Excerpted from the magazine for Billboard.com.
It used to be that rock bands lived for the present and didn't worry about the future.
Not so for Simple Plan. The Montreal-based act made its U.S. debut just two years ago. But with the Oct. 26 release of its sophomore set for Lava Records, "Still Not Getting Any ...," the pop/punk act is thinking long term.
"If you're just partying and drunk the whole time, you're going to miss out on so much and you're going to wake up and go, 'Why the hell are we here?'" drummer Chuck Comeau says. "We only have one band and if we go and f*** it up, than we're gone and that's it."
Since its 2002 debut, "No Pads, No Helmets ... Just Balls," the group has been involved in every aspect of its ascent up the charts, from selection of venues to album cover art.
The attention to detail has worked well for the quintet -- which includes vocalist Pierre Bouvier, bassist David Desrosiers and guitarists Sebastien Lefebvre and Jeff Stinco.
"Just Balls" didn't enter The Billboard 200 (at No. 183) until two months after its release, but a frenzied tour schedule overseas and the support of MTV in the United States landed the group hit singles and pushed the album to a peak at No. 35 on The Billboard 200. The set has sold 1.8 million copies in the United States, according to Nielsen SoundScan.
"To take a band that was nothing four or five years ago -- my parents knew who we were and that's about it -- and rolling it to the point where we can play in Thailand and Australia and people show up and want to see us, every decision has to matter," Comeau says.
The group enlisted Metallica/Motley Crue producer Bob Rock, and headed home to record the 11-track set, which was written by Bouvier and Comeau while still touring for "Just Balls."
The label will release "Still Not Getting Any ..." as a DualDisc. The two-sided CD will feature the full album on one side and the full album in DVD-Audio on the other side, which also contains video footage and a photo gallery.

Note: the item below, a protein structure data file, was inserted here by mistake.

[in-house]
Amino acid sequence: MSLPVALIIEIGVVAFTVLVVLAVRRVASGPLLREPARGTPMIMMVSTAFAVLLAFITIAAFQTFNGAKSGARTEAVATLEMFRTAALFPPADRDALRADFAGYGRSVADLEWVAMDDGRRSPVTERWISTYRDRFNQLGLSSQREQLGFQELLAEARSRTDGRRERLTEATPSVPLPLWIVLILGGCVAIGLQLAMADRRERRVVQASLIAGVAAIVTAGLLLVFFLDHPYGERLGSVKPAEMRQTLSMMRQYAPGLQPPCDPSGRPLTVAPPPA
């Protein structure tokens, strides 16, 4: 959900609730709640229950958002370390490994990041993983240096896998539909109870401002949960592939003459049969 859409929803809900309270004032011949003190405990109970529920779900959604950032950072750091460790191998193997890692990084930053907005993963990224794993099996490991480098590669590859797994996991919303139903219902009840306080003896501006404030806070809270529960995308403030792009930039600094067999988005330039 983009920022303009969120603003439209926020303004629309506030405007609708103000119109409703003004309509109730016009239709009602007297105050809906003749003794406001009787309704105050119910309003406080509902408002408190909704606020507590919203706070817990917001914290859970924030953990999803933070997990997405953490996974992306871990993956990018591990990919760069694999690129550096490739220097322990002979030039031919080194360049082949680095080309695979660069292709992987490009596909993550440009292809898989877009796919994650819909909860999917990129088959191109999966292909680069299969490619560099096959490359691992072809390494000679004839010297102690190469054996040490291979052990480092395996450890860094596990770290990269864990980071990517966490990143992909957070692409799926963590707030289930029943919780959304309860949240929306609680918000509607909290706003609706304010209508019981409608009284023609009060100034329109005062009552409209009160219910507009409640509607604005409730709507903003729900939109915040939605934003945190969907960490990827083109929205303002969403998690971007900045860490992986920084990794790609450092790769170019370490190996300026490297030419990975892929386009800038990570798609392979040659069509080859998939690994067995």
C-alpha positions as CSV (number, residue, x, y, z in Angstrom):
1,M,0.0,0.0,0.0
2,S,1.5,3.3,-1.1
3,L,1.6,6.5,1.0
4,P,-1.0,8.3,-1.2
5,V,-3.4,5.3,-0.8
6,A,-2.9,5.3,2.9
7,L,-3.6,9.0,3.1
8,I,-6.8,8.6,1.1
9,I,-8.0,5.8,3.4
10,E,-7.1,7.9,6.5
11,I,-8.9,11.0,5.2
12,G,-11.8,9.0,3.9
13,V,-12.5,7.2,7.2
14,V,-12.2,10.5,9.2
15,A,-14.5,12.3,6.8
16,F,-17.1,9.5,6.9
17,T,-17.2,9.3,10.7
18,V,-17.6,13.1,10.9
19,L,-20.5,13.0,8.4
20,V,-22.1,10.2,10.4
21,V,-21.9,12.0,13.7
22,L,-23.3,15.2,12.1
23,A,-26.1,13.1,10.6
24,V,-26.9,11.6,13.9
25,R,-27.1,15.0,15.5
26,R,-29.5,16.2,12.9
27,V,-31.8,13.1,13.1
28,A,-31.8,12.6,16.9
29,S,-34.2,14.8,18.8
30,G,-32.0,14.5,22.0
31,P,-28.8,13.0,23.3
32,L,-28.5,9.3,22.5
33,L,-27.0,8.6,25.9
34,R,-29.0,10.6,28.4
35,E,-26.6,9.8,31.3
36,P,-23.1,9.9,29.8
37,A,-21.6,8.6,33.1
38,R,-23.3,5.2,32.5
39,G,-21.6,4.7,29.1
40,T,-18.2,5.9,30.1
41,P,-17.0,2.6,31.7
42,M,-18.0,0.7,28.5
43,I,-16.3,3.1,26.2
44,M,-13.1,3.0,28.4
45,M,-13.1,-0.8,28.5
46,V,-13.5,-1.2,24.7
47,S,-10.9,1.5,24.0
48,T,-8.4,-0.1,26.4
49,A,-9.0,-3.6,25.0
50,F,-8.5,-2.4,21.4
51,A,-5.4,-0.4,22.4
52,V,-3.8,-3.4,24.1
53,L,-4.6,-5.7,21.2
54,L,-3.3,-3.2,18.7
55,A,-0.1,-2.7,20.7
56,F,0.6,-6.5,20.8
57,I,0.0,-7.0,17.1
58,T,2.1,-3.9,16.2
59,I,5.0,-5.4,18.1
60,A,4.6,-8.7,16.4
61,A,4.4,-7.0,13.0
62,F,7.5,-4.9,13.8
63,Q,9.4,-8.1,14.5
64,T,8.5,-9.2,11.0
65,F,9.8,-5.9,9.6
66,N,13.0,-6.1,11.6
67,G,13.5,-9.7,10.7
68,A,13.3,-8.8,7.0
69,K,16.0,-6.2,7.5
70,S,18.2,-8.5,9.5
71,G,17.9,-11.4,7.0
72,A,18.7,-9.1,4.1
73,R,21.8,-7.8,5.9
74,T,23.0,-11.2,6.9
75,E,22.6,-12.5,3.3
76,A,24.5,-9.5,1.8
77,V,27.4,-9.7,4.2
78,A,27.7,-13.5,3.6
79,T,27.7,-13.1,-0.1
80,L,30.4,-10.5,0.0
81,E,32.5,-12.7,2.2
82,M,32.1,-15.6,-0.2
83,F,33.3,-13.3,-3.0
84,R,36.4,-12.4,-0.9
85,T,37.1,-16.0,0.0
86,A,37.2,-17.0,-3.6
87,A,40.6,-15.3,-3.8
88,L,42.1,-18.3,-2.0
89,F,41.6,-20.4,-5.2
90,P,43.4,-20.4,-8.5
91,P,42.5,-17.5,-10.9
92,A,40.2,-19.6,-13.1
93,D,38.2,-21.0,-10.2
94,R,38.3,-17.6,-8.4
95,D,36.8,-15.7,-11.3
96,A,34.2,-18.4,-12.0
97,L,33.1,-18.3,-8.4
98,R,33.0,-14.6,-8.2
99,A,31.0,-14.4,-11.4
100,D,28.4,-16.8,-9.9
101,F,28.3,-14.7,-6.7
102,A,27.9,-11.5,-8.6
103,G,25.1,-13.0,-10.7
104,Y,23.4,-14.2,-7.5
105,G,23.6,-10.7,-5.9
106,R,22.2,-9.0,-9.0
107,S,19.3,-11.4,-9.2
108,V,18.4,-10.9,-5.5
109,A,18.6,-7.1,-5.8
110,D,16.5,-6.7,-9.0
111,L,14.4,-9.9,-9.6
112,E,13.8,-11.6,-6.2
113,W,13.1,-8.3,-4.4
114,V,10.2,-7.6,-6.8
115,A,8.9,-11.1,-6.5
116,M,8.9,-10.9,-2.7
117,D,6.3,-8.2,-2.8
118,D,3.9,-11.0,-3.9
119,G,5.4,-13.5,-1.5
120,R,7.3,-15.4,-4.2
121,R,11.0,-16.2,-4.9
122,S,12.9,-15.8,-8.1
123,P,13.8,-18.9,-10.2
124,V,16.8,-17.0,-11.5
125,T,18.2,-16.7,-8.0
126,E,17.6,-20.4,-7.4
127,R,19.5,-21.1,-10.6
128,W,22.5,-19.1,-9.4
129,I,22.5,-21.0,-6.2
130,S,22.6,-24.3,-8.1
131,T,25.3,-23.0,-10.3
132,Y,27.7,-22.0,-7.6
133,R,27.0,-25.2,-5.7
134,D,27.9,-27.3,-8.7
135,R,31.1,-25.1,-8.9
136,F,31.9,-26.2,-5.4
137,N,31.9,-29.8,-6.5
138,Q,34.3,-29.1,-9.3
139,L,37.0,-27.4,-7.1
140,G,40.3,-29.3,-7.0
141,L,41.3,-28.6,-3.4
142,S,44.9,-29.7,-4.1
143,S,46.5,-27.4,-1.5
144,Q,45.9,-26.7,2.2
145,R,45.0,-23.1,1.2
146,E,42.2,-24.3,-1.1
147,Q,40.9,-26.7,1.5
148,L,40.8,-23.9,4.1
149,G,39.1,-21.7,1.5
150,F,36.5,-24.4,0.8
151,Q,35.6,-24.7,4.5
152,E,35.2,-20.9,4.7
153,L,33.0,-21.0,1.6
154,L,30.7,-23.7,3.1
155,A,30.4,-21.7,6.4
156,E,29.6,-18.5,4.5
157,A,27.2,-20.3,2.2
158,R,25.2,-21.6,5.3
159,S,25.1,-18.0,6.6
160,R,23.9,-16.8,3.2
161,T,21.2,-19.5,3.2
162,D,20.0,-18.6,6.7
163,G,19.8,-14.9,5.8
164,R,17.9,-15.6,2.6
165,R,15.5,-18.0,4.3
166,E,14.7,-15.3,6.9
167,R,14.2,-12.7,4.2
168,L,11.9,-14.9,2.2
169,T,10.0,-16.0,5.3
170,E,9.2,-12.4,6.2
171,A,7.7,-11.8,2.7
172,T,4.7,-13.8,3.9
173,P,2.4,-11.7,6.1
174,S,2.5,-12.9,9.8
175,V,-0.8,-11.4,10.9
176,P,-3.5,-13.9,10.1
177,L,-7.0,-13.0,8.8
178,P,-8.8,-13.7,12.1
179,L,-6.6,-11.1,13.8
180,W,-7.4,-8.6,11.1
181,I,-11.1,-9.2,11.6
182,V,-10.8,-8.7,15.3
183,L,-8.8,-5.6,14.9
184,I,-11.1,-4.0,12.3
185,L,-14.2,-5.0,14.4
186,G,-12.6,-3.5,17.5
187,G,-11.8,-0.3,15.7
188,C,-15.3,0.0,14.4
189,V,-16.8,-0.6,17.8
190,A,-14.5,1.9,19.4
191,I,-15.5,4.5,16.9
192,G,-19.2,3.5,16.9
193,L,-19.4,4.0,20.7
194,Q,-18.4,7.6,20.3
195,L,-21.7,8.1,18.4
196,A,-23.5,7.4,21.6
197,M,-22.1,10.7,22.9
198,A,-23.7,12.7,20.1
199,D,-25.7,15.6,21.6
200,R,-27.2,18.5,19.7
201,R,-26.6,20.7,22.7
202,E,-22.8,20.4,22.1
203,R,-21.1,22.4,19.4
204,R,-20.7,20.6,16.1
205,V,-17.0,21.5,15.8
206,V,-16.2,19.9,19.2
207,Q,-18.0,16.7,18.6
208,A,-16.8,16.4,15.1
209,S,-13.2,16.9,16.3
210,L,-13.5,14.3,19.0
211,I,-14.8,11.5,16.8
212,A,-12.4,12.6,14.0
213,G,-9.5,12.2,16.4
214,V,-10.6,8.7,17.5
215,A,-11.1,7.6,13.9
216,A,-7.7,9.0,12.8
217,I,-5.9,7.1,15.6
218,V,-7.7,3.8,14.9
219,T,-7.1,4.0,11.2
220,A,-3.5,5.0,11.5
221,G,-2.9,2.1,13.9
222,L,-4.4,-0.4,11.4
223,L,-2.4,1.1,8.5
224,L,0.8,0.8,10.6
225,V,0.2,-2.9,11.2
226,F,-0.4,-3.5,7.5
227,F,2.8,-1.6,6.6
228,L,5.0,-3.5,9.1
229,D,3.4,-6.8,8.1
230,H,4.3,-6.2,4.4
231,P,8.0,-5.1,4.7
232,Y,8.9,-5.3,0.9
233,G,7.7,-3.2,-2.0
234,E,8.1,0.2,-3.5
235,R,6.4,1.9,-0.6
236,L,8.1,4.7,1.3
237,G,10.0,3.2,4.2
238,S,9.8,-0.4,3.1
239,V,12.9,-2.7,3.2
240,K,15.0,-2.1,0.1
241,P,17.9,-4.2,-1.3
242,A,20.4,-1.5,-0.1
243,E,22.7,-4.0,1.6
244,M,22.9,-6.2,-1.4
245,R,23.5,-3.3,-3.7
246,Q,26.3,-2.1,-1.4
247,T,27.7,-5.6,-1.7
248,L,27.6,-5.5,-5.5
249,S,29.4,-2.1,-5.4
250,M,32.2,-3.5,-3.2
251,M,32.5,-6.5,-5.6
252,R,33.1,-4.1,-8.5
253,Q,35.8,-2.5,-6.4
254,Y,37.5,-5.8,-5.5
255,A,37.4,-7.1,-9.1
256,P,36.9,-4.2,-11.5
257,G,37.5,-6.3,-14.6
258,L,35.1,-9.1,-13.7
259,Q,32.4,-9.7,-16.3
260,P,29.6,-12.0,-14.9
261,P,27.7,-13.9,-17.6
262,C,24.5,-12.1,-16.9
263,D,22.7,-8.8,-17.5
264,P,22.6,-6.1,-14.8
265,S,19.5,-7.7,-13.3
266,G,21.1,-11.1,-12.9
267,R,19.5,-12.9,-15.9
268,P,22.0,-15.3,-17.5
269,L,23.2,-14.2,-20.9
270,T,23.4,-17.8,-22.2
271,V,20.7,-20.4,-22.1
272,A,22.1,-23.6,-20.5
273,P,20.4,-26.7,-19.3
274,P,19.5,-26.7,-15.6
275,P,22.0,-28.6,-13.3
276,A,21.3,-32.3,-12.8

The band shows its sense of humor with two limited-edition covers, released alongside the original album art, featuring the group in makeup as they would look as 90-year-olds.
The group recently finished a European tour with Avril Lavigne. Verizon Wireless is sponsoring a month-long headlining jaunt that starts Oct. 30 at the Ogden Theater in Denver. Verizon will record ringtones at some of the dates that will be offered exclusively on the band's Web site.
At retail, exclusive ringtones will also be available at Target through an AT&T mobile mix card. The store will also carry an exclusive version of the album with additional DVD footage.
Amid the writing, recording and touring, Comeau, Bouvier and childhood friend Patrick Langlois also run their own clothing line, Role Model Clothing. The clothes are available online and at select retail stores.
"Even before our first record came out, we had the idea that instead of wearing other people's labels and doing promotion for them, why not do it ourselves?" Comeau says.
Fans can buy the same style of clothes that the band members wear in videos and on album covers through the online store. The group attended the Magic Fashion Trade Show in August in Las Vegas, meeting with buyers and promoting the clothing. It plans to debut its new line in 2005.
"We want to take this band from where we are now to so much higher, and we're going to work our asses off and slay every show and do every interview and just get there. This is our shot," Comeau says.
Excerpted from the Oct. 30, 2004, issue of Billboard. The full original text is available to Billboard.com subscribers.
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